“Tell me something about yourself.”
“Can you describe your strengths?”
“Where do you see yourself five years from now?”
“Why should we hire you/What can you contribute to the company?”
Seems familiar? Reminds you of the time when you had gone all ready to impress at an interview and had been stumped? When you came out of the interview feeling you could have done better?
Given above are some examples of common interview questions interviewers love shooting at candidates. Though interviews cannot be generalized, there are some common interview questions that are usually asked to test candidate preparedness and self awareness. Common interview questions can be categorized into the following;
- Those testing knowledge and skill
- Those testing confidence and self image
- Those testing candidate willingness and adaptability
- Those meant for assessing compatibility with company culture
Common Interview Questions testing knowledge and skills will be something like:
- Can you tell me what you know about ___________________ (your domain knowledge)?
- What is your experience in handling ________________ (technical areas related to your qualifications)?
You need to answer these common interview questions confidently, describing what you know with a sprinkling of technical jargon related to your field. Brush up your domain knowledge and leaf through your project reports if you are a just-out-of-college fresher. As an experienced person, probably you will not be asked too many knowledge-based questions. The common interview questions will be more in the area of application of your skills. Decide which projects or assignments you will discuss, that will successfully showcase your professional acumen.
Common Interview Questions falling in the category of confidence and self image, and adaptability, are usually tricky questions that sound deceptively simple. However, if you are not prepared with a perfectly thought-out answer, chances are you are likely to be knocked out by these seemingly innocent googlies!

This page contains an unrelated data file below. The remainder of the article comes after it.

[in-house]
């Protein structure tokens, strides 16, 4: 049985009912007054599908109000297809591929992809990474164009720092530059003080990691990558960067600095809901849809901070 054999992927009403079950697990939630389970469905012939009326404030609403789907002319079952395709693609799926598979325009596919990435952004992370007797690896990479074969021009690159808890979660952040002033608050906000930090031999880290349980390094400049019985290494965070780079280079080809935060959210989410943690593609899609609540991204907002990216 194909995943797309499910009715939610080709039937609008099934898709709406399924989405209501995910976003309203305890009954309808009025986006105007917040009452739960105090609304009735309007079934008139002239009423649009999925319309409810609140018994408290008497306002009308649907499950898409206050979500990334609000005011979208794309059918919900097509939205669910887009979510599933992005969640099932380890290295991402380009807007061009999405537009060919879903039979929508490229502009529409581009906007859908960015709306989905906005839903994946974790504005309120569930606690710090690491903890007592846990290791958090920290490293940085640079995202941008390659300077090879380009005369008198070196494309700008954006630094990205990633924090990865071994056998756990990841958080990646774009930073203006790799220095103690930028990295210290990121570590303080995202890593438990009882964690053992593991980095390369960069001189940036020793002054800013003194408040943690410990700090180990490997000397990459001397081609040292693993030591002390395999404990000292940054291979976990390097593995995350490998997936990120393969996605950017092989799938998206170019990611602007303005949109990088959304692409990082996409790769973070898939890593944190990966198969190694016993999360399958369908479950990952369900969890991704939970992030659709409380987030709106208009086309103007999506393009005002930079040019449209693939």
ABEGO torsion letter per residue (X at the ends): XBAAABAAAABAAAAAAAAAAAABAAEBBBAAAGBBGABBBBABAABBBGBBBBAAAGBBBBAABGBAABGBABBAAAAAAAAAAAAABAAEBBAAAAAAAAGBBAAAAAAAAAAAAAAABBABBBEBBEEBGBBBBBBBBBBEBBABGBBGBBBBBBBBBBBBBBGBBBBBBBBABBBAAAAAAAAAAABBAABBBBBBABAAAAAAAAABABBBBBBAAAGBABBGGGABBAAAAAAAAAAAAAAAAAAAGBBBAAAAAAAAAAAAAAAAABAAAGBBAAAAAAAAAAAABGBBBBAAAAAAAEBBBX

Common Interview Questions before you get face to face:
Let us go through some. (I have given some suggestions on how these can be answered satisfactorily.)
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Q1.Tell me something about yourself?
Why does anyone ask this question? Does he/she not have the relevant information already in your Resume? But if you think about it, the logic behind this question is simple.
The interviewer wants to hear from you, what you can describe about your profile, focusing on your background, education, work experience, strengths and unique achievements.
The idea is to test whether you can confidently speak about yourself, and can successfully market your candidature.
When you begin speaking about yourself, do you know which aspects to focus on and which to leave out? Are you aware of what the interviewer is interested in knowing?
Before you go to the interview, jot down a suitable answer to this question. Make a summary of your educational background and work experience, and a list of your professional achievements and strengths. Include your career objective and goals in your introduction.
When asked this question, give a crisp summary of your profile, focusing on education and professional achievements. Briefly touch upon your family background (not more than two-three sentences please) and your interests.
Focus on the abilities and qualities that are relevant to the job you have applied for. Touch upon your career goals. In short, give the interviewer enough fodder for his/her next questions. (Sometimes this question is the precursor of all the remaining questions that will be asked to test your suitability.)